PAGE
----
It could be argued, compellingly so I think, that these fits and starts reflect Vikram and Adelaide who themselves are full of misfired failures. Likewise, if Osiris is as much a glimpse into the future as a reflection of the world today, the novel’s structure points to the notion, that flying in the face of scientific reality, finding a joint impetus to move forward is the most improbable of outcomes. If this is Swift’s message, and it can be powerful, I’m not sure it excuses the inability to compel me forward in the narrative itself.
Part Waterworld, part 1984, E.J. Swift offers a new dialogue in Night Shade’s conversation on climate change that began with Paolo Baciagalupi’s The Windup Girl. Even in its most frustrating moments, I found Osiris to be a novel that deserves to be read. Swift’s talent as a writer can’t be questioned, and it’s clear to me that there exists an intent behind her work. It lends a depth that helped me persevere, not only to finish, but to anticipate the sequel. I’m hopeful that other patient readers will take the time to find the beauty in it that I ultimately did.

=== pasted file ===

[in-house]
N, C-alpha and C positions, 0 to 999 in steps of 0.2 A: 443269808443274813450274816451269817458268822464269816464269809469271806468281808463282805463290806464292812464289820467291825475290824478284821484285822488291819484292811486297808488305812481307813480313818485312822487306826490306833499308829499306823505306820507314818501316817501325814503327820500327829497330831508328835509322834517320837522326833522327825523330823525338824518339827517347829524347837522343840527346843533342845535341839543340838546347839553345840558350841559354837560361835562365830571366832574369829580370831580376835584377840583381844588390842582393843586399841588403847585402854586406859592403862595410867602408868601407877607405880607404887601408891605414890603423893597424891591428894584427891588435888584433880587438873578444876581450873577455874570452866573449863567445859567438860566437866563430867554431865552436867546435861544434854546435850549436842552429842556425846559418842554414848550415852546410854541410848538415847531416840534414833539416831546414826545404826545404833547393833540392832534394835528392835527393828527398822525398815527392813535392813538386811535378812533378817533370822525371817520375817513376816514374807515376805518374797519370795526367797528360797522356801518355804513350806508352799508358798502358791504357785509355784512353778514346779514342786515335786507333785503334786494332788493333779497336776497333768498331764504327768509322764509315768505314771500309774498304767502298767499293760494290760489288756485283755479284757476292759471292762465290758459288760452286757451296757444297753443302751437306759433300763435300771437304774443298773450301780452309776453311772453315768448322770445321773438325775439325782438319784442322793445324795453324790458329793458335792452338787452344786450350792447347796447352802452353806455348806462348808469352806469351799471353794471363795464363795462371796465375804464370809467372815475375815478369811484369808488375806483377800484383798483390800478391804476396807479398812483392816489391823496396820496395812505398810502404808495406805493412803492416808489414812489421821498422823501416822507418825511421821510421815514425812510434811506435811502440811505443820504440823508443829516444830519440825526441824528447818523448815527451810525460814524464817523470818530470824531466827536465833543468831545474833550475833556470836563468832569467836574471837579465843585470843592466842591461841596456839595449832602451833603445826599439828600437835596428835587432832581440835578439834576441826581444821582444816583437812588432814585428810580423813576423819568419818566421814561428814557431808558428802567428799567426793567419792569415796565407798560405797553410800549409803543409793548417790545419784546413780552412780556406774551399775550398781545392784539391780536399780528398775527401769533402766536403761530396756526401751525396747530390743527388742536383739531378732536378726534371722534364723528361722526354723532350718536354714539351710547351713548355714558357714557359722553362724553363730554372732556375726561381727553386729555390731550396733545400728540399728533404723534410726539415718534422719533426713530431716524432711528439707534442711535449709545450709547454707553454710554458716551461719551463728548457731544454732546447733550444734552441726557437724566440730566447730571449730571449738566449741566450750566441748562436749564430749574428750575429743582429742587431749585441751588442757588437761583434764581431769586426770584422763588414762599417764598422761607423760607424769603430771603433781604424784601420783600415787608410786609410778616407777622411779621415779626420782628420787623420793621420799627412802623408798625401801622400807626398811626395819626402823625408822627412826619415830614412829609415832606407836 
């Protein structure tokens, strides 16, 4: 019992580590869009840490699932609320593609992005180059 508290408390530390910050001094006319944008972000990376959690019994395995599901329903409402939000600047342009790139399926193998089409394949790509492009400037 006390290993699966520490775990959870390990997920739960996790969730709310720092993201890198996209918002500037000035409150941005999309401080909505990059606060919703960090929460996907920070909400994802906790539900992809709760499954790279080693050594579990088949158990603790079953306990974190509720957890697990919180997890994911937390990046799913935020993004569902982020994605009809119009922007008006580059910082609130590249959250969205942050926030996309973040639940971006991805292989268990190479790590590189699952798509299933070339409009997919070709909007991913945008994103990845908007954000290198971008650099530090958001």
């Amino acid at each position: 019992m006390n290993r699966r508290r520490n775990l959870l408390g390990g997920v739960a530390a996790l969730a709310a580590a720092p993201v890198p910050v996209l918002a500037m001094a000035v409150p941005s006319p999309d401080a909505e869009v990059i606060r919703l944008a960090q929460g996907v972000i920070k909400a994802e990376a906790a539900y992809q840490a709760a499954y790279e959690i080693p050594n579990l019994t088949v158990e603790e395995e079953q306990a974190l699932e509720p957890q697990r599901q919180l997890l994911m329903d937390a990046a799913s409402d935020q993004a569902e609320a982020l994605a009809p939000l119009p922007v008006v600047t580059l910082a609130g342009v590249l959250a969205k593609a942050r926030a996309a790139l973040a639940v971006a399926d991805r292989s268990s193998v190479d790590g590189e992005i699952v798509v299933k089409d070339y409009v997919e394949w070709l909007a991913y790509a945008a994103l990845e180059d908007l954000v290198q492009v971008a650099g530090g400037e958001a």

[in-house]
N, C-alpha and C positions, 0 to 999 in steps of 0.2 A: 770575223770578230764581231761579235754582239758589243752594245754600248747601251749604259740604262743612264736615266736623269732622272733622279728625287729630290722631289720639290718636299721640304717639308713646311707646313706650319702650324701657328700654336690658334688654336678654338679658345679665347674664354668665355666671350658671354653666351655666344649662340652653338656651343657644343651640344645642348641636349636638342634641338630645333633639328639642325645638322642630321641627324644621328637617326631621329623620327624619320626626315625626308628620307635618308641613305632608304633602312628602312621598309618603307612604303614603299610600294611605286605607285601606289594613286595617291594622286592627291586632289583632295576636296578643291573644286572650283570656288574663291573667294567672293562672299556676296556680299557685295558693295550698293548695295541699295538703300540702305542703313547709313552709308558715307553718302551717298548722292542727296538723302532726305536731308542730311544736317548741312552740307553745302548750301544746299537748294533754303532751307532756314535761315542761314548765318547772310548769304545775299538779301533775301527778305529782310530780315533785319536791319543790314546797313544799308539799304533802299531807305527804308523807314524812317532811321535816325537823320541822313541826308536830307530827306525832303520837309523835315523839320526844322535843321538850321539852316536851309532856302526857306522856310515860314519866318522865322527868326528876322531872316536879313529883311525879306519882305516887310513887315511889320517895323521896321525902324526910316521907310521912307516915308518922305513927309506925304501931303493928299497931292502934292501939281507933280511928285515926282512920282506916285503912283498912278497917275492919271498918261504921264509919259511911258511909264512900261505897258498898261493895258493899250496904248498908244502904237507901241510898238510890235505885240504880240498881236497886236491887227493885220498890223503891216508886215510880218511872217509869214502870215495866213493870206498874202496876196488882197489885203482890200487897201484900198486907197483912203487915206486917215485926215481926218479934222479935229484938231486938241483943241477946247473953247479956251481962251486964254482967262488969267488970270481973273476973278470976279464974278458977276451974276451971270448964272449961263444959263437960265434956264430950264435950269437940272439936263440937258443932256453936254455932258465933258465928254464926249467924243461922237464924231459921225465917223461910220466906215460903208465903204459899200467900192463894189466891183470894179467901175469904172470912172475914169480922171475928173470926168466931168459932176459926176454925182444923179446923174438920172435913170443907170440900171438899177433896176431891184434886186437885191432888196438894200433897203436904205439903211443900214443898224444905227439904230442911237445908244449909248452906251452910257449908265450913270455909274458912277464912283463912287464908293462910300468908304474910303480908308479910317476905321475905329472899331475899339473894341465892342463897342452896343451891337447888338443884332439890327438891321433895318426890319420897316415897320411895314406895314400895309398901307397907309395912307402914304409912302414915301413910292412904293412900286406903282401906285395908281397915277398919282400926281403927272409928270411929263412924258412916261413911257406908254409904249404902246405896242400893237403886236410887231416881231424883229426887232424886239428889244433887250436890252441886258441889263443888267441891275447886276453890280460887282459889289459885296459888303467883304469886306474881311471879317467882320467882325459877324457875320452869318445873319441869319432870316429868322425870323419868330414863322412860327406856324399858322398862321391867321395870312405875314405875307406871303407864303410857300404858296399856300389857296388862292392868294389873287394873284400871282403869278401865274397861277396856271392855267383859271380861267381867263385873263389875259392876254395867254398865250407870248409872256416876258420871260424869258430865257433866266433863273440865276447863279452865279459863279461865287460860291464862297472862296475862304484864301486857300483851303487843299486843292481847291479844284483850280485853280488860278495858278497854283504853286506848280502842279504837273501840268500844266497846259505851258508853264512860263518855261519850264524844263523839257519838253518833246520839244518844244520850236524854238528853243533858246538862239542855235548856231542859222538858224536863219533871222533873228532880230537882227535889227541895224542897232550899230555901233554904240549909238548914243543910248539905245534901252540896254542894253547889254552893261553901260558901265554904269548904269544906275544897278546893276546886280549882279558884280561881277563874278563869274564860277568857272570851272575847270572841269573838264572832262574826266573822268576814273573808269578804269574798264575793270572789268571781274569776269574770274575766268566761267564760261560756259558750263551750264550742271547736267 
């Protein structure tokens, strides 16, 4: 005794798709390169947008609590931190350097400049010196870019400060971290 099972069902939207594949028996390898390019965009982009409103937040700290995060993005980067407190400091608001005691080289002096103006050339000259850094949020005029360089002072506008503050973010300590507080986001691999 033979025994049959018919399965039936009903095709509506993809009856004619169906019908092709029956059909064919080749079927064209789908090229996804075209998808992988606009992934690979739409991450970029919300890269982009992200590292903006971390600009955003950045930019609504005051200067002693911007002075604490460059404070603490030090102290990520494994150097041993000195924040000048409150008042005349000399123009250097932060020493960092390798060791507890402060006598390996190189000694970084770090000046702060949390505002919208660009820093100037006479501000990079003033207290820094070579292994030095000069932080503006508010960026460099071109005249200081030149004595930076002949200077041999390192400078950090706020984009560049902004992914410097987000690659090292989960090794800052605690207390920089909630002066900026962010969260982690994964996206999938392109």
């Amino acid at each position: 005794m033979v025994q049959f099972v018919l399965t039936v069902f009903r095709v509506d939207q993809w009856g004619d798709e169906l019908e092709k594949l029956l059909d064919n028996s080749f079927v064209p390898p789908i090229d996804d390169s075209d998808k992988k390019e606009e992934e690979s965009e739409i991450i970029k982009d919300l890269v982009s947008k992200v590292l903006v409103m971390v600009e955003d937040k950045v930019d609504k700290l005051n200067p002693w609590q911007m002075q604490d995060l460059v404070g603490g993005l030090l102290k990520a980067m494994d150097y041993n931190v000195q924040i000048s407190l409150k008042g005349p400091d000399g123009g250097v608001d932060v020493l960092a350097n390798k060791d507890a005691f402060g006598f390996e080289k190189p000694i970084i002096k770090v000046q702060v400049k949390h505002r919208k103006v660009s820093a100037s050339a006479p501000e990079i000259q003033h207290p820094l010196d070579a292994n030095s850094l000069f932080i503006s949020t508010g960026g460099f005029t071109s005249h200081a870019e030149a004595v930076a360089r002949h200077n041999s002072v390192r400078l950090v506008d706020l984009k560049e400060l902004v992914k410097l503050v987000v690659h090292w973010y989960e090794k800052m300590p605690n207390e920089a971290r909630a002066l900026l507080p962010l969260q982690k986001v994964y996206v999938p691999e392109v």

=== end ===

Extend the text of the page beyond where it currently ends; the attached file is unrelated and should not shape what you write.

It should be noted, that over the last eighteen months I’ve tended to heap the honors on Night Shade. I have believed, and still do, that in terms of editorial direction and a willingness to push the envelope of genre fiction, they are the premiere publisher today. But, I feel it necessary to point out that the problems I describe in Osiris are becoming all too commonplace in their novels. From God’s War, to The Emperor’s Knife, to The Winds of Khalakovo, Night Shade seems willing to accept a brilliance of ideas in the face of tedious structure.
It could be a result of the number of debut authors they’ve published, or the size of their editorial team (small), or the fact that they don’t have the clout to compel authors to rewrite large sections of their manuscripts. Or it could be all of the above or none of the above. Nevertheless, it’s a theme I’m noticing and one that gives me pause. Ideas and beautiful prose are, in and of themselves, not always enough to carry a novel, much less an entire line of them. I’m just one reader, but food for thought, perhaps.